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Walking by the Side of Those with Special Needs

Wednesday, May 3, 2017 @ 12:57 PM
Walking by the Side of Those with Special Needs Stacy Long Writer - AFA Journal MORE

Hot dust swirled around my feet and slowly baked into my dry skin. Tramp, tramp, tramp. Together, horse hooves and human feet rounded the dirt path once again. 

For several summers during my teen years, I volunteered in a therapeutic riding program as a sidewalker…circling endlessly around and around an open arena, calming and steadying the rider while an instructor worked through a program engineered to do the most good for the child’s specific needs and disabilities. 

Sometimes I took turns leading the horse as well, but I preferred to walk alongside where there was more interaction with the rider and where I could see the way the child’s face lit up at accomplishing a new task. 

“Put the rings on this pole,” the instructor would say, handing out the brightly colored donut rings from the stacking rings toy. “Now put them on the horse’s ear. Put the red one there. Reach for it. You can do it. Okay, pat your horse, and thank him.” 

Always, as the child was lifted down, he or she would want to be held up to lean on their horse, look in its face, and touch its nose softly. They might shy away from human engagement, but they were always eager to meet and mount up with their horse friends. 

What went on there looked like fun and games, and for any other child it might have been. But for these special needs’ riders, or even the teens who came in with emotional and behavioral issues, it was a chance to learn to interact and socialize before a safe audience – not directed at another person who might judge or test their short temper, but a mute beast who staidly responds to whatever cues are given. At the same time, perhaps hardly realizing it, they practiced fine motor skills, speech skills, gained confidence, and got a fine a muscular workout.  

April is autism awareness month, as a friend with an autistic teenage son has pointed out. Her son, who occasionally rode at Heart’s Desire therapeutic riding center where I once volunteered, is now a student at Southern Reins (southernreins.org) in Nesbit, Mississippi.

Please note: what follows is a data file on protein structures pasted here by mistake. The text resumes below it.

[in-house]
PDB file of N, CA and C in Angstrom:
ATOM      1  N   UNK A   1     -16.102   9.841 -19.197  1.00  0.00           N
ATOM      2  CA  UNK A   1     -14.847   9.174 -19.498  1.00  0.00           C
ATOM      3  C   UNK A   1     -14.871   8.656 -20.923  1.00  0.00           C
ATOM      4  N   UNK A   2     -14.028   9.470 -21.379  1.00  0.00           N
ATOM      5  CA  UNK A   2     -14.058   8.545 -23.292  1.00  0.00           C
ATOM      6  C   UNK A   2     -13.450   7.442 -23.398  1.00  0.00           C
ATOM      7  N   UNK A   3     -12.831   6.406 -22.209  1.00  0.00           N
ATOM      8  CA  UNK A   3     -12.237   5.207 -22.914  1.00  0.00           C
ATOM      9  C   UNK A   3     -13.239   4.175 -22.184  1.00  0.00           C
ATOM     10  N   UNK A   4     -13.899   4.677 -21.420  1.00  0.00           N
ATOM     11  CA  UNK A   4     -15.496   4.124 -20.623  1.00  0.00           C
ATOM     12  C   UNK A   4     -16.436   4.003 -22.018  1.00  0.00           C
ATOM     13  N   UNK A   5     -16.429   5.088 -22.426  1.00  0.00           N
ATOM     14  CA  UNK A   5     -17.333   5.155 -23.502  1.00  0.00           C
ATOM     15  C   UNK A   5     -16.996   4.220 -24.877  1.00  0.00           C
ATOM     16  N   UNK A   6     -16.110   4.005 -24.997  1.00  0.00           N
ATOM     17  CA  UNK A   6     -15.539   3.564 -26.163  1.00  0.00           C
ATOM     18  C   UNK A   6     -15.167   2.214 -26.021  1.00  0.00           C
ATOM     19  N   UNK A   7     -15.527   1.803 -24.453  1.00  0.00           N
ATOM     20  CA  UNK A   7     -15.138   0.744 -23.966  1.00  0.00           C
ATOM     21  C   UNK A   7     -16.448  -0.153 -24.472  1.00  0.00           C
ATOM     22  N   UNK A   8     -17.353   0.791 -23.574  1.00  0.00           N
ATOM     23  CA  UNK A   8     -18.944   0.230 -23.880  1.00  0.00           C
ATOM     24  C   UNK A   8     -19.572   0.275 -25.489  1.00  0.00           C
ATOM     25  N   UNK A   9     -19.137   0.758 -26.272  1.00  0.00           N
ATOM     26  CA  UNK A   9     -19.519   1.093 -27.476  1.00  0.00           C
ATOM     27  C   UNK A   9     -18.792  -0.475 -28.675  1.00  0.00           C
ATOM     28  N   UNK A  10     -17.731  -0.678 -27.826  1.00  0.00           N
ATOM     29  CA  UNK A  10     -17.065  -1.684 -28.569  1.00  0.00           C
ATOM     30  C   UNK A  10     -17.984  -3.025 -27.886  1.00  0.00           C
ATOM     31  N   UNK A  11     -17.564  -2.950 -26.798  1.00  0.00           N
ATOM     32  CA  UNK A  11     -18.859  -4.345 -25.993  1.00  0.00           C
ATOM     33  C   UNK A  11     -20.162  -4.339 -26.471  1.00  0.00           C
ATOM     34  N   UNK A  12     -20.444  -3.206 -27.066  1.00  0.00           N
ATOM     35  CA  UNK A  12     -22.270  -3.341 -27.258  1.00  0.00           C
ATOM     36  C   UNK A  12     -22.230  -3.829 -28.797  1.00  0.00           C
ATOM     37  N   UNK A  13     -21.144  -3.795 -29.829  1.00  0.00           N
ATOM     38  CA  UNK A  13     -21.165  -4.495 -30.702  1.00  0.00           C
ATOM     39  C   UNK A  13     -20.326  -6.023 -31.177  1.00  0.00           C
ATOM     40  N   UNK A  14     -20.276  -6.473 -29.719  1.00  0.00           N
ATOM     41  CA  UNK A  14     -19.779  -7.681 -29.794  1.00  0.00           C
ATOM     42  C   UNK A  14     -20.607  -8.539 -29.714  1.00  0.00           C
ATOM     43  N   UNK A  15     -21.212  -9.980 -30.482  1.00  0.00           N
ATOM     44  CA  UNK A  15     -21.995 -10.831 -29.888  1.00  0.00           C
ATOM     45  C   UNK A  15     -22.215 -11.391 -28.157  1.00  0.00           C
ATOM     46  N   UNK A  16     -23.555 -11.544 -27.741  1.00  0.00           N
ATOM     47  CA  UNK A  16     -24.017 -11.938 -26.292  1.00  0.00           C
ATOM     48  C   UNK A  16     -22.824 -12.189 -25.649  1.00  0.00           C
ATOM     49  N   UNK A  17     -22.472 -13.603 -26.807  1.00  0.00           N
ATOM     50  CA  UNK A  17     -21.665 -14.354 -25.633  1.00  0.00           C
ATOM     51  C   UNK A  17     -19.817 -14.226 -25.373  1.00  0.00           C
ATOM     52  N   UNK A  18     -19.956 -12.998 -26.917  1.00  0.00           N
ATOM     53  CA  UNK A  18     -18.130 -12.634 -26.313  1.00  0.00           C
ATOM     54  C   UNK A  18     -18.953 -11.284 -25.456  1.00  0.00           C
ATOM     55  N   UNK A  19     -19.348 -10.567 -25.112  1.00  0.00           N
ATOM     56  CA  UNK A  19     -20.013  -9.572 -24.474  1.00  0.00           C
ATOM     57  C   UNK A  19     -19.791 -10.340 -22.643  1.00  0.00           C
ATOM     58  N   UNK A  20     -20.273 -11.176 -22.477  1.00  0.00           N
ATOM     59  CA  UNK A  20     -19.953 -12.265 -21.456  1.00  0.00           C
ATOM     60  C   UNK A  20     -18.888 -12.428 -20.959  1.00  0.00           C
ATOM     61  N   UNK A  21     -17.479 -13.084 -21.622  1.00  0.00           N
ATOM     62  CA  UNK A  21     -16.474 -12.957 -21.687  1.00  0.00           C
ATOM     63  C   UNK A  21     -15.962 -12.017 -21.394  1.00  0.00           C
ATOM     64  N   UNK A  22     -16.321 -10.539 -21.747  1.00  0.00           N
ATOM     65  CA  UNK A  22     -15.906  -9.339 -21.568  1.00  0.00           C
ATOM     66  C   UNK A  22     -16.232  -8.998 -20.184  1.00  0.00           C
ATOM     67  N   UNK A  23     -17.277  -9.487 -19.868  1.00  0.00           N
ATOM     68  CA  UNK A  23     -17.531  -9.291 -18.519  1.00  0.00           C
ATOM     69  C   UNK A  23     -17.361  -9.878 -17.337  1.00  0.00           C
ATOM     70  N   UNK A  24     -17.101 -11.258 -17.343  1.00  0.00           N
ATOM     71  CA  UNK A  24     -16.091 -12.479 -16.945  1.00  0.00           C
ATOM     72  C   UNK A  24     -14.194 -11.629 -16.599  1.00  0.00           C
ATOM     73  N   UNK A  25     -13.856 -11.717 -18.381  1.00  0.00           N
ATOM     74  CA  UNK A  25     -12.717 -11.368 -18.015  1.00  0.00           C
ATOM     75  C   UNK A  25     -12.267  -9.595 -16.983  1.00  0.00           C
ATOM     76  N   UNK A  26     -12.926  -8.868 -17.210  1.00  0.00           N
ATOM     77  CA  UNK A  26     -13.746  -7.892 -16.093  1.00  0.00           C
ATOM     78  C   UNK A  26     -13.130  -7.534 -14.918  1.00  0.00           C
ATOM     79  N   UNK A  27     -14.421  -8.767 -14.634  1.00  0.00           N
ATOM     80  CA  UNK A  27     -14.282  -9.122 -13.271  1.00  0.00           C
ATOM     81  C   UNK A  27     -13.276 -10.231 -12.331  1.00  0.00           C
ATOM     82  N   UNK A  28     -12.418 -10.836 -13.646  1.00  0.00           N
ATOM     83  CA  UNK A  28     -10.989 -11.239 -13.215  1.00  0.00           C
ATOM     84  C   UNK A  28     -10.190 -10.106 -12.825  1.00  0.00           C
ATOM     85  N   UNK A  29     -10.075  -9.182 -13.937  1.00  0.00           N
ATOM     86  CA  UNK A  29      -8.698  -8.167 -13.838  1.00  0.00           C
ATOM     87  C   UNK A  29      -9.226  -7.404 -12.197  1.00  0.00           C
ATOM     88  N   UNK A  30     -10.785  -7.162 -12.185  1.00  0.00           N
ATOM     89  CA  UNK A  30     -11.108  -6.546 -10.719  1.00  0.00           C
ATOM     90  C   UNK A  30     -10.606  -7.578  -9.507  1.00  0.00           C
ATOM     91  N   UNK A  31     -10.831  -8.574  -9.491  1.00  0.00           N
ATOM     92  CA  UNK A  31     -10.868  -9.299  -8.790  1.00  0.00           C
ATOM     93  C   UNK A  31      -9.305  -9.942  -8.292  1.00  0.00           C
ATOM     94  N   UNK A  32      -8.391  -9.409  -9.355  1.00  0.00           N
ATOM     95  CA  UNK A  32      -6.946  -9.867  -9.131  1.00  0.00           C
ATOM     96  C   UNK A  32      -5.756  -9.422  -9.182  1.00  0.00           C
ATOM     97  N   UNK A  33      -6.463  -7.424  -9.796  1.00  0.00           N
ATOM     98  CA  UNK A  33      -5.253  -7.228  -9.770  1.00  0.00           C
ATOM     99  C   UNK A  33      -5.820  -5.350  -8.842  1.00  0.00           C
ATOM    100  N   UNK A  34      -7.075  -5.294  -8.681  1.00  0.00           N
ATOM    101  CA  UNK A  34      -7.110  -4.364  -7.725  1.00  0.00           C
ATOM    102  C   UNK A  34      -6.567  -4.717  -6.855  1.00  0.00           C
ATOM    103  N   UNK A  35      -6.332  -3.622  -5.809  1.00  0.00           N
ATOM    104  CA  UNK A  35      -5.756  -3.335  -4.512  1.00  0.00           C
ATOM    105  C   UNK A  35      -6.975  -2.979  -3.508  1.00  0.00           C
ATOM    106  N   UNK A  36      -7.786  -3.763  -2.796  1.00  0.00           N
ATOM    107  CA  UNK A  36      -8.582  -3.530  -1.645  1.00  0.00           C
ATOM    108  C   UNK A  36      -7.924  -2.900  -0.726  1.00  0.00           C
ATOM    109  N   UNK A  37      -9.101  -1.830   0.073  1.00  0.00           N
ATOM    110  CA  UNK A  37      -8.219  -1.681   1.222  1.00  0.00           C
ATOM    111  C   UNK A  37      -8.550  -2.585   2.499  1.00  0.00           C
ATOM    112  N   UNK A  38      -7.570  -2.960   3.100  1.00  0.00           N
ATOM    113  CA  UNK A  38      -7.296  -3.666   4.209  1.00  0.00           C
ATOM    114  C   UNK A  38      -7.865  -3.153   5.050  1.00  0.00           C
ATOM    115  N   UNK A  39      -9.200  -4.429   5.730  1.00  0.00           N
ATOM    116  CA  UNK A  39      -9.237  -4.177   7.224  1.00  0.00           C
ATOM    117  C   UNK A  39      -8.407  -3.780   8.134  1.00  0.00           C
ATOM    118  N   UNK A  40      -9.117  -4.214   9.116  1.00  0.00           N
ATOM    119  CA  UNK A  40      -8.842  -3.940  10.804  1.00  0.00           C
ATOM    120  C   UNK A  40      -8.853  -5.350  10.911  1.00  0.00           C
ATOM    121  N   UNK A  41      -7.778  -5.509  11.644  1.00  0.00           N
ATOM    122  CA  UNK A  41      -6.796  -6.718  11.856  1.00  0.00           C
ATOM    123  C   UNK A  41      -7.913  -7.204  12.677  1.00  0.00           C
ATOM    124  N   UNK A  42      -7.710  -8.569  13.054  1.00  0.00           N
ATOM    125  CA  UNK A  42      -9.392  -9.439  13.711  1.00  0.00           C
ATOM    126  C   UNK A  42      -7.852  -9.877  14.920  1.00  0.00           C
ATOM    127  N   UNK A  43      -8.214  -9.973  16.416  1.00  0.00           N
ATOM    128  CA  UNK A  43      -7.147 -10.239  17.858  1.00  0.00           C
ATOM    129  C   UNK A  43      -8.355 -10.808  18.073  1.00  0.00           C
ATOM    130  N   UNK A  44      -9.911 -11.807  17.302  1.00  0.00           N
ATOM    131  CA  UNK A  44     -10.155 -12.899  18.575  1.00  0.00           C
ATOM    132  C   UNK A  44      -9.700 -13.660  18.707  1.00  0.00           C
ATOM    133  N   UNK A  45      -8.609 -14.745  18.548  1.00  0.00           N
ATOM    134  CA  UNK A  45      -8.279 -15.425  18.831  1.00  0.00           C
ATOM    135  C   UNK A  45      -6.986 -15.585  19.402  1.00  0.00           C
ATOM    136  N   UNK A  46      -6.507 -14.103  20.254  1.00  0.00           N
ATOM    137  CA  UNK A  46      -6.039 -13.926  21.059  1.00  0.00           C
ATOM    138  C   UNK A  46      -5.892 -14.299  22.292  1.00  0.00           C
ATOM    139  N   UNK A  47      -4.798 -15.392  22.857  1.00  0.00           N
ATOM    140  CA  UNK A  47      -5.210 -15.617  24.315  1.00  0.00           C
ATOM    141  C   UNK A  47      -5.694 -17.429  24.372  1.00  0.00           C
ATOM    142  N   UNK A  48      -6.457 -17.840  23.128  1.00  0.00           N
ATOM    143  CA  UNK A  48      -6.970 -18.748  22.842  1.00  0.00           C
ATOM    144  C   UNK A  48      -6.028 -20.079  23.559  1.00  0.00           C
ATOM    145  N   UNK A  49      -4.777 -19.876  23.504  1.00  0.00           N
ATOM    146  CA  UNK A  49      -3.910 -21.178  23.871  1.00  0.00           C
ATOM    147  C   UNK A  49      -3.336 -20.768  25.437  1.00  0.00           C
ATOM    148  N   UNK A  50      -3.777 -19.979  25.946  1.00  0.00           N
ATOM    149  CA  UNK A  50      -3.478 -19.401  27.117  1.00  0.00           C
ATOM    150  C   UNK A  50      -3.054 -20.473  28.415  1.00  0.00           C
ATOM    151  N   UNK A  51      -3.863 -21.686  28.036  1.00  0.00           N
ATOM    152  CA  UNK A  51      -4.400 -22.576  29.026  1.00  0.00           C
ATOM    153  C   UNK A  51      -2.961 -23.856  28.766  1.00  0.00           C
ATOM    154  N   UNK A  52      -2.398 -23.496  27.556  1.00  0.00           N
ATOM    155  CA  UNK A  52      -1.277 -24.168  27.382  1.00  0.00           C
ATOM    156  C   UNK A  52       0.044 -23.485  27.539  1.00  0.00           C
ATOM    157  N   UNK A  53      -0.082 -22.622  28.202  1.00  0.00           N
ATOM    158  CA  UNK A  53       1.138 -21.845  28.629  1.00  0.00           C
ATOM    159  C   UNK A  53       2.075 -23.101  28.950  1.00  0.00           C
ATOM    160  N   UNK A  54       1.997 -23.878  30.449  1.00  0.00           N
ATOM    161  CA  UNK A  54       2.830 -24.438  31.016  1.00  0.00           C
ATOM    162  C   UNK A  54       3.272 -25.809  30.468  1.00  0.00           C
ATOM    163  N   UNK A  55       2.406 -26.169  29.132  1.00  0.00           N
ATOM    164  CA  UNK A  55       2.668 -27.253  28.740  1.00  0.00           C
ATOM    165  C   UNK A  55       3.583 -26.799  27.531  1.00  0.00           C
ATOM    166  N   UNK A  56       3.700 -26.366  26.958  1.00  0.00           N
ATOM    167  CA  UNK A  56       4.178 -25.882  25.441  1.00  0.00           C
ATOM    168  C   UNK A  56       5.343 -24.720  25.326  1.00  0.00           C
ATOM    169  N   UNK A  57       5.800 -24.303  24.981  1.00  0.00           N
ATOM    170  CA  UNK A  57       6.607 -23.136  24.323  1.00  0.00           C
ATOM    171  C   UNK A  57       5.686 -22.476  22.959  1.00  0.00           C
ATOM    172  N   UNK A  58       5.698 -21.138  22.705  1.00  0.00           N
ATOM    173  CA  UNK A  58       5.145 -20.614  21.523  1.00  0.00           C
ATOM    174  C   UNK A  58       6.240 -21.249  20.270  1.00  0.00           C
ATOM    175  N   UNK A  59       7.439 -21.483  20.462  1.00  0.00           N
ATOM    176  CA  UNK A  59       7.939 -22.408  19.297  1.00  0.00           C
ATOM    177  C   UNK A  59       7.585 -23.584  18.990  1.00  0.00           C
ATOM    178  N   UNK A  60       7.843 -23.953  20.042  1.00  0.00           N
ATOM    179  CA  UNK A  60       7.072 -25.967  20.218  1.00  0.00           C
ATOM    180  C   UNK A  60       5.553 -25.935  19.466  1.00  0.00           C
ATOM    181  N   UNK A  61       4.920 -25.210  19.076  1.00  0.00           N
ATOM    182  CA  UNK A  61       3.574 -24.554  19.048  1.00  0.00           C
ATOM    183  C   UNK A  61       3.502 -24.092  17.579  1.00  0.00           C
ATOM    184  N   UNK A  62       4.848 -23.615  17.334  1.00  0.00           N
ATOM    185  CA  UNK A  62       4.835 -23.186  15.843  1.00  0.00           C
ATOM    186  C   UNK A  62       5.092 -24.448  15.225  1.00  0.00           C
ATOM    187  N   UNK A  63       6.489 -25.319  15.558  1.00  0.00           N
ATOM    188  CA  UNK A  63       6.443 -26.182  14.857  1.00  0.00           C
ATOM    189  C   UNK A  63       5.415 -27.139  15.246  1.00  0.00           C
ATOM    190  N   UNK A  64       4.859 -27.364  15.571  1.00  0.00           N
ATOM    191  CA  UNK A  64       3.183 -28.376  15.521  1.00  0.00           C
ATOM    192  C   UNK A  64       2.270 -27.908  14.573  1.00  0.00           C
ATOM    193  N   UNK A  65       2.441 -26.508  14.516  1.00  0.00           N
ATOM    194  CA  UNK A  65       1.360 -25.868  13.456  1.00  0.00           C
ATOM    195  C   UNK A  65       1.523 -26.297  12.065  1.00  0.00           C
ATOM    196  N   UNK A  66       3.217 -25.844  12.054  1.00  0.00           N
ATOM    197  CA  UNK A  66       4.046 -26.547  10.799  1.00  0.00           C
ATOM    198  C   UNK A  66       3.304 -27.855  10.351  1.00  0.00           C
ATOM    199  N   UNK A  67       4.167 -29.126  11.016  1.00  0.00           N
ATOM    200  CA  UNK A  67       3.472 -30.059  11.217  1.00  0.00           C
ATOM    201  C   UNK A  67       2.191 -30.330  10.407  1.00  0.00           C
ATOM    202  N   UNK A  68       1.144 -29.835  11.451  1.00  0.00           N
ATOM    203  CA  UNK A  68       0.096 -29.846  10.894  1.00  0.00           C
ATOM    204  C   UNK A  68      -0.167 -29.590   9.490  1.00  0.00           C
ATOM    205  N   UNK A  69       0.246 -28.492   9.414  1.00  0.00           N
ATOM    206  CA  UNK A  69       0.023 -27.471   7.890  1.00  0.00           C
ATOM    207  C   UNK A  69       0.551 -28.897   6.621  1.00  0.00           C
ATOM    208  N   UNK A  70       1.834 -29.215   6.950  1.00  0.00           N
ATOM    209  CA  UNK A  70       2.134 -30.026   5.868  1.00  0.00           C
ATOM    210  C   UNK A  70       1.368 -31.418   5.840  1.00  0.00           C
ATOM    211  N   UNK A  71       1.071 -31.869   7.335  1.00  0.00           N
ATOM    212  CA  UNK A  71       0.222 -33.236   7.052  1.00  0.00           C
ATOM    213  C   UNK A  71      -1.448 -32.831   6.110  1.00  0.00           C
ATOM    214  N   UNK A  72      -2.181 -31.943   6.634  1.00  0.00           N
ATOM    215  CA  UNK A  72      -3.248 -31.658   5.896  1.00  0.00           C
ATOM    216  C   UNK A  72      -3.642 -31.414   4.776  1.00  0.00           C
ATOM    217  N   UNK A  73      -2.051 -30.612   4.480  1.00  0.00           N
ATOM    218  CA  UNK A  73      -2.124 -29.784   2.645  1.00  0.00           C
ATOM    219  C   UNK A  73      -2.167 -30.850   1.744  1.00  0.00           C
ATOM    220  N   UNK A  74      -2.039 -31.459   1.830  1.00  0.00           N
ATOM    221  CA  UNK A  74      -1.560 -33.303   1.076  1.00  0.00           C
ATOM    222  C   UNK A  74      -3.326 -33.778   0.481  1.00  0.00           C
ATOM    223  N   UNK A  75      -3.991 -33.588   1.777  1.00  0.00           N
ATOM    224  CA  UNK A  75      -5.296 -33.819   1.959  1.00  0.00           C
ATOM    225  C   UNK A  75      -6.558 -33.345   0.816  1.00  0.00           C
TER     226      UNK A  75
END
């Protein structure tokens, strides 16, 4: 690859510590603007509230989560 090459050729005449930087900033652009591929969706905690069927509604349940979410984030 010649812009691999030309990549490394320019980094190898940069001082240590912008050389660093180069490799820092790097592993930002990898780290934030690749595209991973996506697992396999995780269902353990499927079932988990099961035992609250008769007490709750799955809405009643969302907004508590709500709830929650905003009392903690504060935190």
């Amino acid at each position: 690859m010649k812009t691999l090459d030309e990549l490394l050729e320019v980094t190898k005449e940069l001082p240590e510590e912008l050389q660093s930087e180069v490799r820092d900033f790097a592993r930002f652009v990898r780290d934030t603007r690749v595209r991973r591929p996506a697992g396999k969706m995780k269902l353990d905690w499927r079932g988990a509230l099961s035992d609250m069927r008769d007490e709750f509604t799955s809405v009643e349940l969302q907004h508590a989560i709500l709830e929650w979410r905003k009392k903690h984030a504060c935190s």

Other children and adults who come as students to Southern Reins may have spina bifida, ADHD, Down syndrome, or cerebral palsy. They all come with a physician’s referral, and are given a carefully evaluated, specialized program to determine, along with caregivers, what will be their short and long term goals and capabilities. 

“One rider’s goal may be to hold hands with a horse leader and sidewalker while the horse is walking. This may be the first step to holding the reins and having control of the horse,” Sara Bryant, Southern Reins head instructor, told AFA. 

When students master a new skill, the impact on their lives ranges as widely as do the lessons assigned to them. Grooming and groundwork interacting with a horse leads them to form a bond and enhance social skills; learning to ride independently boosts physical fitness and self-esteem; incorporating games, simple physical and educational challenges, and participating in group activities breaks down feelings of isolation. 

“Therapeutic riding teaches riding skills so that participants can learn to ride and communicate with their horse,” Jill Haag, Southern Reins executive director added. “Horses are incredibly intuitive and generous by nature. They provide biofeedback in a nonverbal way. Learning to understand horse behavior can help people learn how others function in the world and the way their behavior impacts others. It translates to everyday life because of the lasting positive effects it has on a participant’s life skills.” 

(Read more about equine assisted programs in AFA Journal, February 2017. - https://afajournal.org/past-issues/2017/february/god-s-quiet-healers/

Equine assisted therapy is one way to reach a child with autism or some other disability. But you don’t have to go to a specialized center to have a part in such a child’s life. Autism alone affects 1 in 68 children, and the likelihood is you know a child with special needs somewhere close to you. Find a way, however small, that you can serve that child and his or her parents and help open a window into a world of new friendship.

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